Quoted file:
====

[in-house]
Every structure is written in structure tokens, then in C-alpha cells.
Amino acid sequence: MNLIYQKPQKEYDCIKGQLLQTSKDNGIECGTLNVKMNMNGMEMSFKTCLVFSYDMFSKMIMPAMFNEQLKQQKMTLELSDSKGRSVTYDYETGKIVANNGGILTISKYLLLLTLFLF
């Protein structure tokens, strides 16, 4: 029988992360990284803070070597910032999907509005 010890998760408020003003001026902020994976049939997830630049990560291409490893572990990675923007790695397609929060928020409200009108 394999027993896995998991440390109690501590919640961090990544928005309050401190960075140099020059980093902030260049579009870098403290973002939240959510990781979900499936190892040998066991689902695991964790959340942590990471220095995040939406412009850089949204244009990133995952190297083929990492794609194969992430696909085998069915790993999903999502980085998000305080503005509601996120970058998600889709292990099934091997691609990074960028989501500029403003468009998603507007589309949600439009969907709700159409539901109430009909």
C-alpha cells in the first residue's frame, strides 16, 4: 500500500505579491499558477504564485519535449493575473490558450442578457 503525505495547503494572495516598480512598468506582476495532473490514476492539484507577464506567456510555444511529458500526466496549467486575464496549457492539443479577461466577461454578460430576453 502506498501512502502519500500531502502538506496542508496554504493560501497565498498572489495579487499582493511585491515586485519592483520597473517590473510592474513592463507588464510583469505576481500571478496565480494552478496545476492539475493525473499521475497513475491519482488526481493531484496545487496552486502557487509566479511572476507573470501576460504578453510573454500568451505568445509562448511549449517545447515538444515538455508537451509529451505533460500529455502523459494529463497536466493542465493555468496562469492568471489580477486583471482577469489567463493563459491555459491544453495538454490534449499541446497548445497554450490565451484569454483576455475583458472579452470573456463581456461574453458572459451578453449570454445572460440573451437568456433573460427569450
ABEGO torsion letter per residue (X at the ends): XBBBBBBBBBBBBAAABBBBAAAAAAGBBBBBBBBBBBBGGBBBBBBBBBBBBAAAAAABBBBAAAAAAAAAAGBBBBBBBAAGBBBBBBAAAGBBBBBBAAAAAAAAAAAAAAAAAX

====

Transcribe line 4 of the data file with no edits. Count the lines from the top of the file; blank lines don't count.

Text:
């Protein structure tokens, strides 16, 4: 029988992360990284803070070597910032999907509005 010890998760408020003003001026902020994976049939997830630049990560291409490893572990990675923007790695397609929060928020409200009108 394999027993896995998991440390109690501590919640961090990544928005309050401190960075140099020059980093902030260049579009870098403290973002939240959510990781979900499936190892040998066991689902695991964790959340942590990471220095995040939406412009850089949204244009990133995952190297083929990492794609194969992430696909085998069915790993999903999502980085998000305080503005509601996120970058998600889709292990099934091997691609990074960028989501500029403003468009998603507007589309949600439009969907709700159409539901109430009909």